Tuesday, January 01, 2013

30 Day No Spending Challenge!

Kelsey and I are hoping to buy or be close to buying land during 2013.  In order to have the money to do so, we're going to have to do some serious budgeting and saving.  In order to kick-off the year on the right foot, I'm proposing a 30-day challenge to not spend any money on non-essentials.  Really, it'll be 31 days, because we're doing it in January, so we might as well do it the entire month.  But "30-Day No Spending Challenge," while it doesn't have much of a ring, sounds much better than "31-Day No Spending Except for Essentials Challenge."  So there you have it.

What we will spend money on:

  1. Groceries
  2. Bills
  3. Other absolute essentials (gasoline, dogfood, toiletries.)
What we won't spend money on:
  1. Eating out
  2. Things (clothing, shoes, books, other random items that eat up money)
  3. Spirits (beer, wine, hard liquor, bar-time)
What we'll mitigate spending on:
  1. Gasoline - I take the bus and/or ride my bike most of the time, but Kelsey will have to drive once in a while.
  2. Energy - We'll keep the thermostat down, shorter showers, wear sweaters inside, etc.
  3. Beer - I'm planning on starting to homebrew more often as of tomorrow, which will hopefully provide for most of our alcohol consumption for the near future.
  4. Groceries - We're going to try to purchase food strategically so we can spend less money on it.
It will probably be tough at first, but overall I think not spending money for 30-ish days shouldn't be too hard.  At this point in my life, nothing I buy is absolutely necessary except for food.  I think the money I will save by not dropping a little here or there on Amazon or at the beer market will add up enough to matter.  Also, I think spending money at a grocery store and packing lunches for work rather than spending the money somewhere I choose on a spur-of-the-moment whim at the start of my lunch will help my spending levels as well.

I also plan on attempting to "barter" for things I need.  If I can land a short labor gig on craigslist, and I get paid in cash, but I use that cash to buy a 12-pack of beer or a bottle of wine, I'll still consider that barter.  My main goal, however, is to put that cash into my bank account and get it into my land fund.  After all, the entire impetus behind engaging in a 30-day no spending challenge is to save money for land, so if I can make some extra cash with odd jobs, I should try to save as much of it as I can.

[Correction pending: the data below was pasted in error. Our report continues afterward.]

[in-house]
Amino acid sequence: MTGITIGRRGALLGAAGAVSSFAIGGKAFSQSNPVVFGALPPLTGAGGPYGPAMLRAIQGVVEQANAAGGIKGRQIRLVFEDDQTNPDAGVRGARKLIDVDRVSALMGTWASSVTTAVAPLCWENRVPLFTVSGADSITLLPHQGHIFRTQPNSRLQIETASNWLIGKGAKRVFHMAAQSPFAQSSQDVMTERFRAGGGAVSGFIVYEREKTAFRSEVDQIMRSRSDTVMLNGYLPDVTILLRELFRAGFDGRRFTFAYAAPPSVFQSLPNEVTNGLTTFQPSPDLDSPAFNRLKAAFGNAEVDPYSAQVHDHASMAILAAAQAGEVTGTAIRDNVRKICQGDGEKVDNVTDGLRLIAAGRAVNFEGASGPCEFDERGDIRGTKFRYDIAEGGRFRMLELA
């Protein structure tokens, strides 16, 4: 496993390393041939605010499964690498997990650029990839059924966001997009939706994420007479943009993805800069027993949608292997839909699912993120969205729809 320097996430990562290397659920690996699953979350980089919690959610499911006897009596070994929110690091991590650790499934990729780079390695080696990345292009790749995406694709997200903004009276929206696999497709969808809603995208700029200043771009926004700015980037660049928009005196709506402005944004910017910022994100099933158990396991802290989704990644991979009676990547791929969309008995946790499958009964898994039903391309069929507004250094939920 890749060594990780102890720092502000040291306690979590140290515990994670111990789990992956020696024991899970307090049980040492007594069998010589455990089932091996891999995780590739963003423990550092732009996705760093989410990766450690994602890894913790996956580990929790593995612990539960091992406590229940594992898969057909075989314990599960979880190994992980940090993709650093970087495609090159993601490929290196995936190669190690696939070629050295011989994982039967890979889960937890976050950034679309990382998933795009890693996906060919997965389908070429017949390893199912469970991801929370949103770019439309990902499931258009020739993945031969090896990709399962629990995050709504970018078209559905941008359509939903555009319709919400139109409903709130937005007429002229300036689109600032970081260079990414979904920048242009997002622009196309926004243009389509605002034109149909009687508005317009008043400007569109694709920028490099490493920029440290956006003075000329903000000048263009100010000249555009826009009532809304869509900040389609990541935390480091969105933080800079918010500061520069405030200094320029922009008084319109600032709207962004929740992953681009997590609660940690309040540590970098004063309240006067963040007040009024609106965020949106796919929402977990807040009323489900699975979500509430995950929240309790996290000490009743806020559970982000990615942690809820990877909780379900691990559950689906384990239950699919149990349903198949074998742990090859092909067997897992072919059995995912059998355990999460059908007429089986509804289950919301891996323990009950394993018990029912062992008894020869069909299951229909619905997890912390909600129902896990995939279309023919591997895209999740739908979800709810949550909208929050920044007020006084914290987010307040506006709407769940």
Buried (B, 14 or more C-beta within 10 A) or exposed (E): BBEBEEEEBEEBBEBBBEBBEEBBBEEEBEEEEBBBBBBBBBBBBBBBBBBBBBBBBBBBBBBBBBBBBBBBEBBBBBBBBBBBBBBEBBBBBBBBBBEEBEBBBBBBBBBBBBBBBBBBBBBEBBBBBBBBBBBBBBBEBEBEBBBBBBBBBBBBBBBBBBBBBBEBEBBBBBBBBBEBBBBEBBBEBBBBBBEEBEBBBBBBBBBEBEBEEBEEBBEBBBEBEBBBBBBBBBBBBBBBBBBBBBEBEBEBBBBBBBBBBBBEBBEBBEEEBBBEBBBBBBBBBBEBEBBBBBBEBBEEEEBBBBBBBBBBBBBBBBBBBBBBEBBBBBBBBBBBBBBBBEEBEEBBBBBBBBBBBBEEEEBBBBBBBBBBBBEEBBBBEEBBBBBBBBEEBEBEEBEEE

Lastly, this post is being published on January 1st, which is the day of New Years' Resolutions.  I don't think this plan falls into that category.  It just so happens that the time that is easiest for Kelsey and I to plan on spending as little as we can for a month coincides with the time right after Christmas and around the New Year.  I think it's best to try to do this kind of thing when it's easiest, because then we get actual practice with it, and can be more capable of achieving it on a regular basis.  Even during times when it's easy to spend money (such as birthdays and holidays), if we get practice not spending money during a non-money-spending time, we'll easily save that much more money throughout all the times of the year when money-spending seems more socially required.

Do you have any goals to save money?  If so, what are they, and how're you going about achieving them?  In the spirit of New Years, do you have any New Years' Resolutions?  Please post and share in the comments section, so we can all hold each other accountable.

As always, thanks for reading!


  1. Great idea. About 6 months ago I found this blog called Mr Money Mustache and it really turned me on to both living extremely frugally, and investing. I've been honing my frugal skills to the point that I spend about 50% less on nonessentials than I did at this time last year, but I could still do better. Maybe I'll try to convince the wife to get on board with a no-spend-february, since I'm already knee deep in material costs for a bathroom renovation I'm doing.
    I've found consciously striving to be frugal has so many positive side effects. Riding my bike not only saves gas money, I get a free workout, and I'm saving the environment a little. Doing my own renovations not only saves the cost of hiring someone else, but I add value to my condo and I learn new skills that stimulate the mind and body. The list goes on and on.
    Good luck this month and don't forget to update!

  2. Years ago I was on a very tight budget for household of 6. I only had $360 to spend on food and cleaners and pet food. Plus our house was the teenager hang out. We had all sort of different kinds of foods starting with oatmeal or scrabble egg meals (1 potato grated or cubed up, with a slice of onion, 1/4 of bell pepper, 1 slice of deli ham cubed up, 6 eggs), cheese, or beef or chicken enchiladas, tacos, beef and bean burritos then i realize we should eat everything before grocery shopping, or at least try. Most people trow out 75% of there food in the trash. Start budgeting and control overspending.

    Holliston Coleman.